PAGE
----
If a party wants to terminate or modify any part of a domestic violence permanent protective order issued by the court on Form DV-130 after a hearing, they must file a request in court. If the order is for civil harassment, the request to modify is made on Form CH-600.
Request to Modify Must Be Filed Before Expiration of Current Order
The request to modify or terminate the protective order must be filed before the Permanent Restraining Order expires. Either the person protected or the person restrained by the order can file this request. They can seek to change orders that protect persons from violence or threat of violence by others, the list of persons protected by the orders, or any other terms of the restraining order.
The forms to file depend on which terms of the restraining order an individual wishes to modify or terminate. Generally the party seeking to modify must notice a new hearing on the modification or termination and provide the reasons they are seeking the changes. Both parties present their cases to the judge who makes the decision whether the restraining order should be modified or terminated, or remain in effect as is.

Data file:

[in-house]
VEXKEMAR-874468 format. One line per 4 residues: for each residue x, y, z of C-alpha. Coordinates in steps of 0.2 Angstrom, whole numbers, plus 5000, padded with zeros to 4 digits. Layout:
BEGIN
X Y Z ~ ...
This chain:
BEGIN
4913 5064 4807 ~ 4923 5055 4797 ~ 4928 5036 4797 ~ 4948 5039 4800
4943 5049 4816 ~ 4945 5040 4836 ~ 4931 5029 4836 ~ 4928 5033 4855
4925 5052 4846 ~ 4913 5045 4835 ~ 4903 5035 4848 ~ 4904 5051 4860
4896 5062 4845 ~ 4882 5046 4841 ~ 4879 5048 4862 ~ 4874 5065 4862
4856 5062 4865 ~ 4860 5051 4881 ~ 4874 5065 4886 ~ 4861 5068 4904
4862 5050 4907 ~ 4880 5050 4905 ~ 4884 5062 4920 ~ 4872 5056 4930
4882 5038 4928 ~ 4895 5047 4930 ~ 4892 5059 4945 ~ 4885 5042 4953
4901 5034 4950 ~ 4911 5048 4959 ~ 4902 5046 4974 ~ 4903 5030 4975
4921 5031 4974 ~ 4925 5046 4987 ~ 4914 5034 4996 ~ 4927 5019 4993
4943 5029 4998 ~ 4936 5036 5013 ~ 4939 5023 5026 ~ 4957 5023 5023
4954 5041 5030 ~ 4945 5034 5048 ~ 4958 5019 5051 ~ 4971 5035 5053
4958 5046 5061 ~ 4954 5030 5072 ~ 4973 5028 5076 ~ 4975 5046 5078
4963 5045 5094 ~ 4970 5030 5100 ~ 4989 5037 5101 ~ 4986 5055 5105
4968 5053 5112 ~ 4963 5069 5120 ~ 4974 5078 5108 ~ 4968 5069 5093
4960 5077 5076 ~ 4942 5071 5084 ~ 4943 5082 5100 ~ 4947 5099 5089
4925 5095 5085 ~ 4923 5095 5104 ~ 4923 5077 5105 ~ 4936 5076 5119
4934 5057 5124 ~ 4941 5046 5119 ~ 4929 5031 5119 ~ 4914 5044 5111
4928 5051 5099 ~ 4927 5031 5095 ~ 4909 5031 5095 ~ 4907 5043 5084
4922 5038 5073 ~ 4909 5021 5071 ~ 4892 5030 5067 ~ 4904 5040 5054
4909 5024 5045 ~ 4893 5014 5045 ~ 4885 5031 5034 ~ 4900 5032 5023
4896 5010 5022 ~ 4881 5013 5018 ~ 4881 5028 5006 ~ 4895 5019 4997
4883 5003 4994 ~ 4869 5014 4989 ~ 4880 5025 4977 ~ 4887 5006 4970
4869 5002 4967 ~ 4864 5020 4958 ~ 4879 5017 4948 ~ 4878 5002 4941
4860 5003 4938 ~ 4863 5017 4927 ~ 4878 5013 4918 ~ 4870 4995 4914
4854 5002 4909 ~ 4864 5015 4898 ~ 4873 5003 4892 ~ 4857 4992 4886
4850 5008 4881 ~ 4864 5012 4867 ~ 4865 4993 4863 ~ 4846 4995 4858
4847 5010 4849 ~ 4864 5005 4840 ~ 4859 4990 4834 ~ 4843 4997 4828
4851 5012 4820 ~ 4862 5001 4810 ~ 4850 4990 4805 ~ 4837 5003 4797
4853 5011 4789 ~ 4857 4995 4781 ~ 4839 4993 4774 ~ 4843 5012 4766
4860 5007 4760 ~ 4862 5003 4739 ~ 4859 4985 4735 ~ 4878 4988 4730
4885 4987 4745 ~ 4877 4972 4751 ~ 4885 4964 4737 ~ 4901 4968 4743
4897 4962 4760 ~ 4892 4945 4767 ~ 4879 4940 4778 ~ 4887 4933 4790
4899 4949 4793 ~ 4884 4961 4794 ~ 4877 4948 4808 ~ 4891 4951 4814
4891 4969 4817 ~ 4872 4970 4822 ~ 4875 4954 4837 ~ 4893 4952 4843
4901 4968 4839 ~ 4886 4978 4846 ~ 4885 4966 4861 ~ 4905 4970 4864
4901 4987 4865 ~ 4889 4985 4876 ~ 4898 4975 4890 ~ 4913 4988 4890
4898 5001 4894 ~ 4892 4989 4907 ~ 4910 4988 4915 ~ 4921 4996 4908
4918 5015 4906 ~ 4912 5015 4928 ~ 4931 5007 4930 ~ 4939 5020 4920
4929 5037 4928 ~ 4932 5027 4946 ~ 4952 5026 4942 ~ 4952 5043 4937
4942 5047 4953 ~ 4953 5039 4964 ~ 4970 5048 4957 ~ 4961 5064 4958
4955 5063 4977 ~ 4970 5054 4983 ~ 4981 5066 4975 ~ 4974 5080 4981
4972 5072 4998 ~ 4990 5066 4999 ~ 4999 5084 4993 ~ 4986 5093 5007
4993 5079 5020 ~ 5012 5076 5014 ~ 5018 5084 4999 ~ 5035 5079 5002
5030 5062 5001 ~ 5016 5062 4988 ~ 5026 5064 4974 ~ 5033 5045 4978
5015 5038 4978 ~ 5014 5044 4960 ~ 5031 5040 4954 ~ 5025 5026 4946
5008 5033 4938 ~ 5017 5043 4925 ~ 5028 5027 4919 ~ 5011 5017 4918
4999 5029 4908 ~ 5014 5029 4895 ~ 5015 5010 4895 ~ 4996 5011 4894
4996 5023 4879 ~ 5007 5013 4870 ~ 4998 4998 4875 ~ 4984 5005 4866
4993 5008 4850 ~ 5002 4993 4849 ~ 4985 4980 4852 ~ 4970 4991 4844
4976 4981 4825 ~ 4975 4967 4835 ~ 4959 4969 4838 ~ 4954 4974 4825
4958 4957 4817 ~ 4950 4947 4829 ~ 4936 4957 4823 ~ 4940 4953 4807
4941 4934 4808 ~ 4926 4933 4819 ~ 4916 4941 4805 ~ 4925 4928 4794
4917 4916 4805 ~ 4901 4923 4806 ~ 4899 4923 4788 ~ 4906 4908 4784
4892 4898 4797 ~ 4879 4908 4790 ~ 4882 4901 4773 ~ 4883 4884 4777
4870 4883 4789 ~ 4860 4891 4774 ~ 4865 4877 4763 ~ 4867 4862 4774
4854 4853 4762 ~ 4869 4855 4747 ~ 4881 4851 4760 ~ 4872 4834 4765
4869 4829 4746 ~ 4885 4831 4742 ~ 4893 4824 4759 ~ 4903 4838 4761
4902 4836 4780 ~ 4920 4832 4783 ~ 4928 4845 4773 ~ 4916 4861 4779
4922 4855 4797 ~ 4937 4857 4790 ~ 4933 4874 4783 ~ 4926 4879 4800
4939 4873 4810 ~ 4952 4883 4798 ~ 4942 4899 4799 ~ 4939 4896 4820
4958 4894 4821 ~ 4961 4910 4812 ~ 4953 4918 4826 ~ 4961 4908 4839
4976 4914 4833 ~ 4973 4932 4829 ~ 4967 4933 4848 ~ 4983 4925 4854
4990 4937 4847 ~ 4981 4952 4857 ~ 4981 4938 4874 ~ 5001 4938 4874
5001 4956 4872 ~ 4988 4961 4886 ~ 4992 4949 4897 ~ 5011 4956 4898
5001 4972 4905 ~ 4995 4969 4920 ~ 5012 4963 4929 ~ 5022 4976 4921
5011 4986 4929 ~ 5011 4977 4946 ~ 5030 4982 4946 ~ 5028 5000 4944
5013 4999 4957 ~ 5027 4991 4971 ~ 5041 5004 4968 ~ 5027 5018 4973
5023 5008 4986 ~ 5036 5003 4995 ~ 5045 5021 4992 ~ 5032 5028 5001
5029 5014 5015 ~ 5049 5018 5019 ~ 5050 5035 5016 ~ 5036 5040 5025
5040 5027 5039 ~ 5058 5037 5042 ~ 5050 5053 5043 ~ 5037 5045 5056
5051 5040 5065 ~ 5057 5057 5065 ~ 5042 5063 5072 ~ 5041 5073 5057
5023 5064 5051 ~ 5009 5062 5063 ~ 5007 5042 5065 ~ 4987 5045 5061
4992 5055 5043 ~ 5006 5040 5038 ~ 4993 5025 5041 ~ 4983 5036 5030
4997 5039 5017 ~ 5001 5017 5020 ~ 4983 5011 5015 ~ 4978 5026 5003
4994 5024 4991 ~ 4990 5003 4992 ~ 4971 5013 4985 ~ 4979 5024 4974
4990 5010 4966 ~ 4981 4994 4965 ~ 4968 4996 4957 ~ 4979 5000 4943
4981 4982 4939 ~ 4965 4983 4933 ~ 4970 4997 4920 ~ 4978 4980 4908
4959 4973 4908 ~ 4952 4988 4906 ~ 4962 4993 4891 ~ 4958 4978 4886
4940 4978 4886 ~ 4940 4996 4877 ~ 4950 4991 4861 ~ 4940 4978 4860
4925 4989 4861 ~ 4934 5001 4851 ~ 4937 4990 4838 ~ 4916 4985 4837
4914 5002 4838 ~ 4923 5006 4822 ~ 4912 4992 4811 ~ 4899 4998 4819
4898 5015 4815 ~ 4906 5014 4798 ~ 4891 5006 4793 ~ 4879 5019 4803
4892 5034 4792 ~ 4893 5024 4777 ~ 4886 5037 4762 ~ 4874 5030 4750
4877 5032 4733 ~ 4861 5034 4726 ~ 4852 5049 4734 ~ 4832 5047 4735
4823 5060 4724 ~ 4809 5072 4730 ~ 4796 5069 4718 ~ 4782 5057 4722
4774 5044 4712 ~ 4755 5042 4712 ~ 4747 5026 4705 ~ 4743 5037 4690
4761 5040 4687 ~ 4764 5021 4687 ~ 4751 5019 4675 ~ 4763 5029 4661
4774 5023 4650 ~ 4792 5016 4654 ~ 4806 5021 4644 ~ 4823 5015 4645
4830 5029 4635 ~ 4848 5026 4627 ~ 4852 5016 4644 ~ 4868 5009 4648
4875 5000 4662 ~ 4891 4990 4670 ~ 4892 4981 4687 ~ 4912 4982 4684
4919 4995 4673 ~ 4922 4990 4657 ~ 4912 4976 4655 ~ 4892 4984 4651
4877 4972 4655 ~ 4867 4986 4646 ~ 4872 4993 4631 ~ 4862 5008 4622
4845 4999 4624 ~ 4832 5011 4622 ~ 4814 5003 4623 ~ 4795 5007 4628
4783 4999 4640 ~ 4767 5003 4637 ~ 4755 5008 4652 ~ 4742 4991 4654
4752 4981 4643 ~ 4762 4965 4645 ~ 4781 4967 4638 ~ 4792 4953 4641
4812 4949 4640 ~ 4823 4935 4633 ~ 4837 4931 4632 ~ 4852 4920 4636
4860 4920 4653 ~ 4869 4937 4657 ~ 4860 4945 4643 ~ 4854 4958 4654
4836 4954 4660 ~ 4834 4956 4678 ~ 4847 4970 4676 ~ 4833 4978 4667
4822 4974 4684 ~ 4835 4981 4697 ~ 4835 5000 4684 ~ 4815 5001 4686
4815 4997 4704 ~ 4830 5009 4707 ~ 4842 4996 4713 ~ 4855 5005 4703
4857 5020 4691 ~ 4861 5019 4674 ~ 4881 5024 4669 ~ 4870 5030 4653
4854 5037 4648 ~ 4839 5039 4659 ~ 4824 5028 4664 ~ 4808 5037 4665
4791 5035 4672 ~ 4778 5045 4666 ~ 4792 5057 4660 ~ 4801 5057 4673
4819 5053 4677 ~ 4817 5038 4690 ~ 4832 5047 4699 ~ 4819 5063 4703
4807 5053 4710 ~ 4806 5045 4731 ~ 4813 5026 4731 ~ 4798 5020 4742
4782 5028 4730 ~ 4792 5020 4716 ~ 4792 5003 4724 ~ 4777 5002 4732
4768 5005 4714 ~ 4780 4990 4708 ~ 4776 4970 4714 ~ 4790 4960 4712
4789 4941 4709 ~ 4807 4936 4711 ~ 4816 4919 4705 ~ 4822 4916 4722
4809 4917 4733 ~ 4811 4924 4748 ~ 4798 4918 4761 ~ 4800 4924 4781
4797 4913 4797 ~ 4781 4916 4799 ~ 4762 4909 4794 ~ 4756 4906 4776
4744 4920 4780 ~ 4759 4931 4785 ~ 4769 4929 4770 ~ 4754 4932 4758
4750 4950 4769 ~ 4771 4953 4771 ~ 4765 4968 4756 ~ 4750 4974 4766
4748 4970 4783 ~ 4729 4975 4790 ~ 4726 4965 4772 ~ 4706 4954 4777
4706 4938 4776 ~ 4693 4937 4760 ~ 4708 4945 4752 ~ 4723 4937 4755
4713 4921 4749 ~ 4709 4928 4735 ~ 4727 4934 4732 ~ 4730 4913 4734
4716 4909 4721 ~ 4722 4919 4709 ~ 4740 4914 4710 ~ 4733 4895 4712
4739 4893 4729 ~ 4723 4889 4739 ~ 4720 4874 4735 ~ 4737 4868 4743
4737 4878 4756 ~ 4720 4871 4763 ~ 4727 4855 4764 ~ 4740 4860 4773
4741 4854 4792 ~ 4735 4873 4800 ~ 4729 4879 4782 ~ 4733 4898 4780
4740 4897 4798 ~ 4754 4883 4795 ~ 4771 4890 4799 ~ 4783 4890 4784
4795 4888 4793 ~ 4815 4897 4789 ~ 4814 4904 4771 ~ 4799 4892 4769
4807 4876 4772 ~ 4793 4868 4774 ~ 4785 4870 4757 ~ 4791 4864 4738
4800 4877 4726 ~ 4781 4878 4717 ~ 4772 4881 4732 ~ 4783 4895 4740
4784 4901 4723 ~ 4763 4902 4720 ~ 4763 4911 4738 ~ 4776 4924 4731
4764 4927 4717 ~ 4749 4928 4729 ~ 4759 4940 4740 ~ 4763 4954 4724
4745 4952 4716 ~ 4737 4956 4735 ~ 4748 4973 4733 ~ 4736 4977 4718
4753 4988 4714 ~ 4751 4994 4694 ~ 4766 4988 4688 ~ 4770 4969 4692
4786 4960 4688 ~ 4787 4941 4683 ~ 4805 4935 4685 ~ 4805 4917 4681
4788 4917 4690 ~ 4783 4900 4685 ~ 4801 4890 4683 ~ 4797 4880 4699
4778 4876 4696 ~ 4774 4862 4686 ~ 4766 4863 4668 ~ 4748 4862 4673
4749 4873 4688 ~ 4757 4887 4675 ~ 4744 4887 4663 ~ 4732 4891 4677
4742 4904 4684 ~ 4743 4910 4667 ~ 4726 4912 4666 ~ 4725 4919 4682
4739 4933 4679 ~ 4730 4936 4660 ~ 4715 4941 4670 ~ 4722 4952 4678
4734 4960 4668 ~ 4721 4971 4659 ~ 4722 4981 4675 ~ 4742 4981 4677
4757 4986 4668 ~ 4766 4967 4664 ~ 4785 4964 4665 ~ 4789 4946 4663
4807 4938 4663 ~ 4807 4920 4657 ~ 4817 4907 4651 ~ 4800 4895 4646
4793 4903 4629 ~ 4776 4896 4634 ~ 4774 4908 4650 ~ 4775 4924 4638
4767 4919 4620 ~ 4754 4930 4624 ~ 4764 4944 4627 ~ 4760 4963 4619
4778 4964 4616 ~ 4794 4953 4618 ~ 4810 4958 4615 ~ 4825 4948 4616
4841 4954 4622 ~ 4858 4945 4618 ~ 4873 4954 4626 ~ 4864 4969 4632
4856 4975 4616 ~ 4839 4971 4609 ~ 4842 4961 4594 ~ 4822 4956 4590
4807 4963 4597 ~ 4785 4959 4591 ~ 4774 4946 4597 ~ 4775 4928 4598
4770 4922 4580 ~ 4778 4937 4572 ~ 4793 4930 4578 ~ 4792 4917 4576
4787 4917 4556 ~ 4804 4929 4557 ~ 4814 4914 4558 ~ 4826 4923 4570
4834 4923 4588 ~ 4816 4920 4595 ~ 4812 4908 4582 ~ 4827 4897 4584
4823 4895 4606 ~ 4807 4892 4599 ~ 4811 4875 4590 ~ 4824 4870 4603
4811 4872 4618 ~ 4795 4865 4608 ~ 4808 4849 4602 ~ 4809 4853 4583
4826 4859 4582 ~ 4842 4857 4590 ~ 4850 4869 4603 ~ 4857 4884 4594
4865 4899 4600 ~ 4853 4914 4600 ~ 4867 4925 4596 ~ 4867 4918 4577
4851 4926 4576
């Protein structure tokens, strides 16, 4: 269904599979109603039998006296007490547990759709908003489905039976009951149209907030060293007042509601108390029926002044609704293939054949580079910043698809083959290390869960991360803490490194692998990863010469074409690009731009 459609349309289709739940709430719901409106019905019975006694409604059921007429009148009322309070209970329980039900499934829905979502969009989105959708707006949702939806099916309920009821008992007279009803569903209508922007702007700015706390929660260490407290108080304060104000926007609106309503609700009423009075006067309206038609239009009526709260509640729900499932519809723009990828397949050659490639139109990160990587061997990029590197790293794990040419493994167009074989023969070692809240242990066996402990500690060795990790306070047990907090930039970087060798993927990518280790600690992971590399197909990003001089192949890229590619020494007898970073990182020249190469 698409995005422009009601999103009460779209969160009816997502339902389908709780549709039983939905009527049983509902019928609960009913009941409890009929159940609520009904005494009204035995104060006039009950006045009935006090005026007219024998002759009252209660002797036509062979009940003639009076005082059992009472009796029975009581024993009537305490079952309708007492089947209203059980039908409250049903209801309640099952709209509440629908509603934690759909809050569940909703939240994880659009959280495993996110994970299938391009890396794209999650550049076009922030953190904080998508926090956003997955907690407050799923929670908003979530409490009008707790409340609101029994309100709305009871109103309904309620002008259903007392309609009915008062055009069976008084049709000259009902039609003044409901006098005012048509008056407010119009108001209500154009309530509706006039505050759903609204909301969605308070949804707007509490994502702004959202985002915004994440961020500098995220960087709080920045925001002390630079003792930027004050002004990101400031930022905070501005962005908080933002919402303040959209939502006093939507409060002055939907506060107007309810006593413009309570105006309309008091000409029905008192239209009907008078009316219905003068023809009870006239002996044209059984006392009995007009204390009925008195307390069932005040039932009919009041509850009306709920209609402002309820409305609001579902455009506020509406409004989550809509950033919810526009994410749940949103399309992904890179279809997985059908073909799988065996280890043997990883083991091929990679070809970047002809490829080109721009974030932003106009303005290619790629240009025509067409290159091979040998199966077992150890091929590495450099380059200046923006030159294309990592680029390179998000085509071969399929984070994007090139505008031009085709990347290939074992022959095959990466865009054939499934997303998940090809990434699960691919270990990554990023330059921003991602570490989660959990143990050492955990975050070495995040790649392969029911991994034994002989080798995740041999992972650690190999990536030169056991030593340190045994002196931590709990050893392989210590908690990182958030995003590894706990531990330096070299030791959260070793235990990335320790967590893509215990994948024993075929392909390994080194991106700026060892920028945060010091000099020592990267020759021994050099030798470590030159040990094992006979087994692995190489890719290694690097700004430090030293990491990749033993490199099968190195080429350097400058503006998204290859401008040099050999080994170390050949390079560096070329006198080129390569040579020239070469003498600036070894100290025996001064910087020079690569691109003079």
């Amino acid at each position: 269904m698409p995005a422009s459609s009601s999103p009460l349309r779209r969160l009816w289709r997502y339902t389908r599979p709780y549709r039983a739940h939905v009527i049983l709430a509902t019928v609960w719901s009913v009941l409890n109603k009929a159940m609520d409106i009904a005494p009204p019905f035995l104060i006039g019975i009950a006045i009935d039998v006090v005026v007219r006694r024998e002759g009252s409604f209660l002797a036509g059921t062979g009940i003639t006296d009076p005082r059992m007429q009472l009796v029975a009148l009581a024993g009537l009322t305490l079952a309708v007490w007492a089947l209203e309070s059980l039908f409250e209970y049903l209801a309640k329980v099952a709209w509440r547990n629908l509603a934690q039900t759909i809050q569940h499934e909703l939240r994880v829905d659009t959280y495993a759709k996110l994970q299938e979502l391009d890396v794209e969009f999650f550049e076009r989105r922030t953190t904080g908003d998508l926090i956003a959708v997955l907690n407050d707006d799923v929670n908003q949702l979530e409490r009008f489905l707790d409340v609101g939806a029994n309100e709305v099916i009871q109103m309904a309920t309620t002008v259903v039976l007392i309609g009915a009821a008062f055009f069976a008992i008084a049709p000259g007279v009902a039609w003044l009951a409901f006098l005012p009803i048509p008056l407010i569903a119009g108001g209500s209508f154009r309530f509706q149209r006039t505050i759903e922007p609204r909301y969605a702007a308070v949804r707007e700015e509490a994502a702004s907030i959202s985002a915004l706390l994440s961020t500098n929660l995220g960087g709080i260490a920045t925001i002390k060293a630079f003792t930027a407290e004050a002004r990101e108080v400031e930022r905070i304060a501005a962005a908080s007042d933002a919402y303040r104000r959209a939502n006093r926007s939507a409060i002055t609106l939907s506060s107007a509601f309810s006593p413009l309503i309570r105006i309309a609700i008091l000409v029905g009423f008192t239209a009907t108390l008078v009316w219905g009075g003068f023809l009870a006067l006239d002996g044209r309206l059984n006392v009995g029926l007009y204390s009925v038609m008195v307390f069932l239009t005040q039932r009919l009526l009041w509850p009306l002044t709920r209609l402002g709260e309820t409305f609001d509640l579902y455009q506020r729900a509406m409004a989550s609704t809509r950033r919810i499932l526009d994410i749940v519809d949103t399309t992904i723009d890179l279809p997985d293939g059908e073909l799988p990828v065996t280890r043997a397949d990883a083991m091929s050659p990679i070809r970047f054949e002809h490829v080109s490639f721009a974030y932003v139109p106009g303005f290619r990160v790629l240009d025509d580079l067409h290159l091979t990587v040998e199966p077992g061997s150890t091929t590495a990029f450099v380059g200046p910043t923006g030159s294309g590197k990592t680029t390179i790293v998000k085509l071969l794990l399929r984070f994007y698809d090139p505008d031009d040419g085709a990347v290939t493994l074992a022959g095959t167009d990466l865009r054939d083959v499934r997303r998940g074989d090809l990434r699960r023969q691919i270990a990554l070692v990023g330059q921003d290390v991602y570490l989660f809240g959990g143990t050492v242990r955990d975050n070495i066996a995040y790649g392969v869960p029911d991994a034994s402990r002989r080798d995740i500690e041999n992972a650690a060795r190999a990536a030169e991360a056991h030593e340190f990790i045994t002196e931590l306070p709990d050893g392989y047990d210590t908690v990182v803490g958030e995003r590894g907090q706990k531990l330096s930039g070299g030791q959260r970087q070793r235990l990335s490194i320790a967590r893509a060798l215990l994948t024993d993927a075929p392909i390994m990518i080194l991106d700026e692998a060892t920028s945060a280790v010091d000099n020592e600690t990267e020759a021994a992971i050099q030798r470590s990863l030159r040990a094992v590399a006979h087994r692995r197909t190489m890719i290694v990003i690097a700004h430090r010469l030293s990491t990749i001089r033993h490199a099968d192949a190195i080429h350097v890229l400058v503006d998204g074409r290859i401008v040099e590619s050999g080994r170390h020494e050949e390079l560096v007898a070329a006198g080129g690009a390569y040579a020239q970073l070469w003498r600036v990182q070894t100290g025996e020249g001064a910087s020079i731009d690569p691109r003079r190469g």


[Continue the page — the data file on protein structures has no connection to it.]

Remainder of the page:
Terminating Domestic Violence Restraining Orders
Anyone asking the court to modify or terminate entirely a domestic violence protective order must file a new motion (Request for Order) and other documents. Once the proper documents are filed, the clerk will issue a hearing date for the motion. The other party must be served with the documents.